I created a collage of my daughter's birthdays cakes (several birthdays) where I wrote :

Happy birthdays my dear... May there be many happier more

But I feel like the last sentence is not grammatically correct, yet I can't find the correct way to say that.

Is the last sentence grammatically false? If so, what is the right way to say

'may there be many more happier birthdays'

Without repeating the happy birthdays part ?


The only grammatical fault with I can see with what you wrote is that you pluralised "birthdays". Aside from being uncommon to do so, if you were actually wishing that all future birthdays are happy it becomes a redundancy to then say "any many more". The other unusual thing about your statement is that you are wishing future ones be "happier", and that almost suggests that this current one isn't as happy as it could be. What I think you mean to say is that they will all be equally "happy".

"Happy Birthday to You... And Many More"

Many people conclude the "Happy Birthday" song by singing "any many more".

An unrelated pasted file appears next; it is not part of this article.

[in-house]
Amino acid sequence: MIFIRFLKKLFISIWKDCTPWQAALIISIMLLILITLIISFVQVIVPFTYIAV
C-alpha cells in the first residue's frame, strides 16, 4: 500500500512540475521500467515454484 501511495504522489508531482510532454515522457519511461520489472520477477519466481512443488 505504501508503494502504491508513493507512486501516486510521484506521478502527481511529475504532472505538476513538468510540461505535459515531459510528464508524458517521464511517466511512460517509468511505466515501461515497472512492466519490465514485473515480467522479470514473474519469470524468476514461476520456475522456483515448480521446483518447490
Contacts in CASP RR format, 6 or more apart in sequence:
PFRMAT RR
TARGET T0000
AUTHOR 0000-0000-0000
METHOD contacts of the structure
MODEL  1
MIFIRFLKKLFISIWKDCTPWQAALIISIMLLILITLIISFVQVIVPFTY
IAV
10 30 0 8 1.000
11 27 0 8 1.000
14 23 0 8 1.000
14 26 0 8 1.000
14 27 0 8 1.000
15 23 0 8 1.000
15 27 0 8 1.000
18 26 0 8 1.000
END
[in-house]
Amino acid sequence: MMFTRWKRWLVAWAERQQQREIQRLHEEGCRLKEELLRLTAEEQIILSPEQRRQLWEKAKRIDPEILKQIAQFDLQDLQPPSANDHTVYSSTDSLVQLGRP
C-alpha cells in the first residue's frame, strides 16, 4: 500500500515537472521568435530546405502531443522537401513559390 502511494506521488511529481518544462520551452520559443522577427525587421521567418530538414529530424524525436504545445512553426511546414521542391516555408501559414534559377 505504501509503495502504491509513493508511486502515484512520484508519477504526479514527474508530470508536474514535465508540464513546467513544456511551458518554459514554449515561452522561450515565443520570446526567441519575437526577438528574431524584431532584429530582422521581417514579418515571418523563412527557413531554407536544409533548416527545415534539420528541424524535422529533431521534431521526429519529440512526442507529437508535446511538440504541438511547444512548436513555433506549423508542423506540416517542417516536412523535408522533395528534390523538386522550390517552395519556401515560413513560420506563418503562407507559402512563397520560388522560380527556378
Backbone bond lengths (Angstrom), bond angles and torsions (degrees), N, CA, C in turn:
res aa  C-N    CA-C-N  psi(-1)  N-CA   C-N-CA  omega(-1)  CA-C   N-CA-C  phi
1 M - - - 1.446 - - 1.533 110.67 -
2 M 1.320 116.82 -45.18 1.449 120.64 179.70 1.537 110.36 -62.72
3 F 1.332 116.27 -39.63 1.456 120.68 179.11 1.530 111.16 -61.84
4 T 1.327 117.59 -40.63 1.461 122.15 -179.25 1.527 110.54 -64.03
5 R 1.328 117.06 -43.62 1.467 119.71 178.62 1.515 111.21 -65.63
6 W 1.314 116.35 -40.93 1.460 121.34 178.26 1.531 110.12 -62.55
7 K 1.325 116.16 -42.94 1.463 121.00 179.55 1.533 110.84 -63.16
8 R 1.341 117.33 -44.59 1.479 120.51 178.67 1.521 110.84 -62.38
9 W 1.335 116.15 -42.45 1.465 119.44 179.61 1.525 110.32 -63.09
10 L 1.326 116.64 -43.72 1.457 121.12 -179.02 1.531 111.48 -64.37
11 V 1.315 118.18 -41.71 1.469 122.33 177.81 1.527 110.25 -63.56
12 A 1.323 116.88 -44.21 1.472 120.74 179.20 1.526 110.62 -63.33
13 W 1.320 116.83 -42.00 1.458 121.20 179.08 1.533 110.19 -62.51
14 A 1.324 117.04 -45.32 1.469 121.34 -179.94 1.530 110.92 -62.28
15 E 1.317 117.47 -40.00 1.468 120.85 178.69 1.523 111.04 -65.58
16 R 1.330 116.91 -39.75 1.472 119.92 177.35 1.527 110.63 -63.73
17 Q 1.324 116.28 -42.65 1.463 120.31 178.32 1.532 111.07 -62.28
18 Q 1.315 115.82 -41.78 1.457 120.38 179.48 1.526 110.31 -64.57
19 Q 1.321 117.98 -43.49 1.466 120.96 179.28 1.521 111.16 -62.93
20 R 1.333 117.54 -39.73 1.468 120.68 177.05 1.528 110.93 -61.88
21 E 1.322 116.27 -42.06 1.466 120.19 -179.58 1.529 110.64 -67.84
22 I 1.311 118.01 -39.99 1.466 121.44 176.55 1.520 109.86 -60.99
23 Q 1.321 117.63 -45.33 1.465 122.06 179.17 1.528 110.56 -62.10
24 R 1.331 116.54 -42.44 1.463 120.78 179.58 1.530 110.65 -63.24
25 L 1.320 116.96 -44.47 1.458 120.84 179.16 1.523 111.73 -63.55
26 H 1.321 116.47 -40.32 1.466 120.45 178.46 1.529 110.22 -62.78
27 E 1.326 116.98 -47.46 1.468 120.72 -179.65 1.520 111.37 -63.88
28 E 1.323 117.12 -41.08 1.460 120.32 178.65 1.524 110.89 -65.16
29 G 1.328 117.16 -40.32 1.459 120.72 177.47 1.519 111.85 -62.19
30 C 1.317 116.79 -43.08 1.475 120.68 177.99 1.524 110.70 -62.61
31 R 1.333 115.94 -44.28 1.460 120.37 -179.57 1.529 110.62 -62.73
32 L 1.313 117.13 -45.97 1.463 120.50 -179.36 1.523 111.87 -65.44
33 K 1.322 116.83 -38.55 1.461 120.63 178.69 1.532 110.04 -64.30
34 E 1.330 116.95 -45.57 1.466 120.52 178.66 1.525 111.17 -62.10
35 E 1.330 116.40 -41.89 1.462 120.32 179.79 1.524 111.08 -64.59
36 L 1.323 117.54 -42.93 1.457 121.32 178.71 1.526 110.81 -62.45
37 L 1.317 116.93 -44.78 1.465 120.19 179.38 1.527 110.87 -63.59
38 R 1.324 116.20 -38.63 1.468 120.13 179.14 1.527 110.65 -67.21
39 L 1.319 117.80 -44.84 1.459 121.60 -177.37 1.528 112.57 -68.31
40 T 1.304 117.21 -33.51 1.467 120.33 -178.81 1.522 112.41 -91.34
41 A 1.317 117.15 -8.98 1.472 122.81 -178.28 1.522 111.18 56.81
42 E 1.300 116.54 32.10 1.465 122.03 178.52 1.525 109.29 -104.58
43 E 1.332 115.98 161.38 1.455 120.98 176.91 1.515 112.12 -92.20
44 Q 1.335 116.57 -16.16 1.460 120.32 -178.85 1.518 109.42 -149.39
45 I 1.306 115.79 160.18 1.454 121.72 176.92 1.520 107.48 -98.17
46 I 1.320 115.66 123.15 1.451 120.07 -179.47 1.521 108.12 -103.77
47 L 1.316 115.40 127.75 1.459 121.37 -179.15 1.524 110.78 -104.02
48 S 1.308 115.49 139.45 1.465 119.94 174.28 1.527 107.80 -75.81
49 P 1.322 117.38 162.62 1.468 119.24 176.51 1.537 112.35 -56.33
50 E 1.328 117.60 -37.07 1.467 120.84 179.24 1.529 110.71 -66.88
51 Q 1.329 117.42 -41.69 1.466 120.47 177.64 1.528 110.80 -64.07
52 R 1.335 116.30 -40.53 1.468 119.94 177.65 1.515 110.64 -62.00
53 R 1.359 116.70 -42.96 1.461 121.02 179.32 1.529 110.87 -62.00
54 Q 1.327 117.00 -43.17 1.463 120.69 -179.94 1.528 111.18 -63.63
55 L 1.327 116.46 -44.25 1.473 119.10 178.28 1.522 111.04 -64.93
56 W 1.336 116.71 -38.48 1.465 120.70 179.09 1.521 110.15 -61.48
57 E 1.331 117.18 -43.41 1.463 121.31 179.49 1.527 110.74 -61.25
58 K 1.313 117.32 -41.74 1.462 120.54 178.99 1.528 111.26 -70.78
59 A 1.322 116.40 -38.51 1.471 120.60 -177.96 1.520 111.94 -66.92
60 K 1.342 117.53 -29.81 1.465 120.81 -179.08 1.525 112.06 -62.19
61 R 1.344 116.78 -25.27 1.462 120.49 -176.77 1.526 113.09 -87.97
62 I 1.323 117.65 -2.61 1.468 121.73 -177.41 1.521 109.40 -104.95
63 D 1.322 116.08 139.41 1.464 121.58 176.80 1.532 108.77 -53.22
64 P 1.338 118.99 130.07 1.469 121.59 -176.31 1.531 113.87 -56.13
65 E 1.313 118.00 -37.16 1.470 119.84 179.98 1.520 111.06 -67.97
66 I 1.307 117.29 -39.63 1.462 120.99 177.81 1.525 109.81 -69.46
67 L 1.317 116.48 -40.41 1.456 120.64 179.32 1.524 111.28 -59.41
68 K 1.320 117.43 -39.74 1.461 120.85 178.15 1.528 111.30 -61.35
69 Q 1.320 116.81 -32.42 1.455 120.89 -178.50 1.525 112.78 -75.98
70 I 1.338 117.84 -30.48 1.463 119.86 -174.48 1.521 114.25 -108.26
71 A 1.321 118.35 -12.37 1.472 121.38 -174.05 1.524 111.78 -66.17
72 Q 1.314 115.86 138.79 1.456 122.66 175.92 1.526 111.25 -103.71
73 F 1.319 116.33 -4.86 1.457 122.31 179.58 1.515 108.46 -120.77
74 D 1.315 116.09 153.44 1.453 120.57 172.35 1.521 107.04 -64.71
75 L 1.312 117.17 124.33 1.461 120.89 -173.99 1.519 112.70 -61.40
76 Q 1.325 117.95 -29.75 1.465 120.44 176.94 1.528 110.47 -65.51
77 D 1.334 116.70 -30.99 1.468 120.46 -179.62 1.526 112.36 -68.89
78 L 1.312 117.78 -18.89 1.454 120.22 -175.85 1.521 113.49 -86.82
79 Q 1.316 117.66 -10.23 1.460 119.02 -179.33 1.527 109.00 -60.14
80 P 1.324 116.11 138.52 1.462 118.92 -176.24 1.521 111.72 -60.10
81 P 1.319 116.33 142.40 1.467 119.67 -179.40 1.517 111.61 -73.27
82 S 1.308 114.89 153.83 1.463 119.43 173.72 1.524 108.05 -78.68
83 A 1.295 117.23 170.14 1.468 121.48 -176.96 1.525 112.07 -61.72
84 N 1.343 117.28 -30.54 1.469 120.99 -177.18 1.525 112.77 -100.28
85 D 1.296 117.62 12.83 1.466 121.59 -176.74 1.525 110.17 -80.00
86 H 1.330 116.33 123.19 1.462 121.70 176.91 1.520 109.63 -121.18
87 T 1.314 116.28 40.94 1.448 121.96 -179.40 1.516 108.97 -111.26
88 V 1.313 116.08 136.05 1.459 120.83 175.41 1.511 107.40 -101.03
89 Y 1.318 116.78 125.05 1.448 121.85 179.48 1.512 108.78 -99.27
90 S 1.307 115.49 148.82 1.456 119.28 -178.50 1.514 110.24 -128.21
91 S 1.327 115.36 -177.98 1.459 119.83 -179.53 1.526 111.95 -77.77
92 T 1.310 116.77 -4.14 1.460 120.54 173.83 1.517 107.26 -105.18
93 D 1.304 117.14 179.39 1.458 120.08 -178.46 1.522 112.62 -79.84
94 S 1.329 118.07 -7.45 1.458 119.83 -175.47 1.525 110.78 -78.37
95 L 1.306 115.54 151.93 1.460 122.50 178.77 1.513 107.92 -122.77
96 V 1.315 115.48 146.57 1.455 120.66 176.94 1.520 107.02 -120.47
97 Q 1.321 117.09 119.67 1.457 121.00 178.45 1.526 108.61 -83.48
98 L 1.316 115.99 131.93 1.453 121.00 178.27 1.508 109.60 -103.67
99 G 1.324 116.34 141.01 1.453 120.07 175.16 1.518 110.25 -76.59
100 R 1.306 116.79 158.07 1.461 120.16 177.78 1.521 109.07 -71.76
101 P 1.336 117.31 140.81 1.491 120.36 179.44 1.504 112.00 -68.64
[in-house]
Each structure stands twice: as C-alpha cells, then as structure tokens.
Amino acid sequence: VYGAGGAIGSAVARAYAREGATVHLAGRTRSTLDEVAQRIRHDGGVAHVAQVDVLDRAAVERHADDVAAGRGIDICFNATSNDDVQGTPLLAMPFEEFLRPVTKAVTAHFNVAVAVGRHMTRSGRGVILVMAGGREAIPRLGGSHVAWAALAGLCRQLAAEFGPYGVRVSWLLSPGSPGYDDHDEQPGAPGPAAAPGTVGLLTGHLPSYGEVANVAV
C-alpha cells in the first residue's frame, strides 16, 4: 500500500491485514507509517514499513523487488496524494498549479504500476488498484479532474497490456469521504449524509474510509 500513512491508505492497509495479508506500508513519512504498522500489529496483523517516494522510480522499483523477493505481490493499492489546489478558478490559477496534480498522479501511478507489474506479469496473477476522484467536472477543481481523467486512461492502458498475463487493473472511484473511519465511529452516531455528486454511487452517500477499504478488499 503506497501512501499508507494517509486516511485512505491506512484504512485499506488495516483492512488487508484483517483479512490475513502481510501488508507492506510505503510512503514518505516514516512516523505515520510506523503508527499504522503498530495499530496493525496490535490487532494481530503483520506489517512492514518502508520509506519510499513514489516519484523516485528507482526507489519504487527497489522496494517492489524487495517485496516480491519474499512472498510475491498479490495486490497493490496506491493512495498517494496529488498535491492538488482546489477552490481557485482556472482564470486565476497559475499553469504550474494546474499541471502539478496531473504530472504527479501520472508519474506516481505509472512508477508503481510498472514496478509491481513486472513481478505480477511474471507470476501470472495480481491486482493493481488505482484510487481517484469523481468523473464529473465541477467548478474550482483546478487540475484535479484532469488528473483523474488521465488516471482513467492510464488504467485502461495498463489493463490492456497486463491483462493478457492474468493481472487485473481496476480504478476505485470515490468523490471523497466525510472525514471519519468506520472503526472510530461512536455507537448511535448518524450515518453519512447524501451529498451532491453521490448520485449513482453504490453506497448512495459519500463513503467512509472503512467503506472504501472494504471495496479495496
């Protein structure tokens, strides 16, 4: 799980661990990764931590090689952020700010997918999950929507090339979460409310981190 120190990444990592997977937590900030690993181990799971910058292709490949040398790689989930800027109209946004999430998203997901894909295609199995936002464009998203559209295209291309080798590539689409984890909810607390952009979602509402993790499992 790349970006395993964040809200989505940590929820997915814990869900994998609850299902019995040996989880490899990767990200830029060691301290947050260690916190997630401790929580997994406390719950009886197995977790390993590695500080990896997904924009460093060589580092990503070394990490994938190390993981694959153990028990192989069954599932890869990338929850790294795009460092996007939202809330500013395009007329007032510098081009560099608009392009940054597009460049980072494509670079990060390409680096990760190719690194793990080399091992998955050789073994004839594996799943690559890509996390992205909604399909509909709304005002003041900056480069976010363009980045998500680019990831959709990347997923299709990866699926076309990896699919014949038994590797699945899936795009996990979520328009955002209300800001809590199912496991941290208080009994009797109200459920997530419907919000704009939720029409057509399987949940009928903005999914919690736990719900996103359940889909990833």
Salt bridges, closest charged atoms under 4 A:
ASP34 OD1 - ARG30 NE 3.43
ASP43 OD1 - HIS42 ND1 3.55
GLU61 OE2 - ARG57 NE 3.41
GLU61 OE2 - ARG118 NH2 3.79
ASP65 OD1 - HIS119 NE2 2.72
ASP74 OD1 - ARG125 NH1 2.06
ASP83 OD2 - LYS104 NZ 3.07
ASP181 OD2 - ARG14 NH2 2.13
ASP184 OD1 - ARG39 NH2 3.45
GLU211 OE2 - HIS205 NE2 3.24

From Wikipedia:

After the song is sung, party guests sometimes add wishes like "and many more!" expressing the hope that the birthday person will enjoy a long life.

If I were to correct what you wrote, I would say:

Happy birthday my dear... and may there be many more.

  • I pluralised birthdays on purpose since the collage included more than one birthday cake. To give a little context that may be relevant, my daughter won't be receiving this till older
    – Mina
    Jan 20 '20 at 10:49
  • Oh, I just re-read that I wrote birthday cakes, singular birthday. Editing.
    – Mina
    Jan 20 '20 at 10:51
  • Of course "Many happy returns (of the day)" is another way of congratulating someone on their birthday. Jan 20 '20 at 11:52

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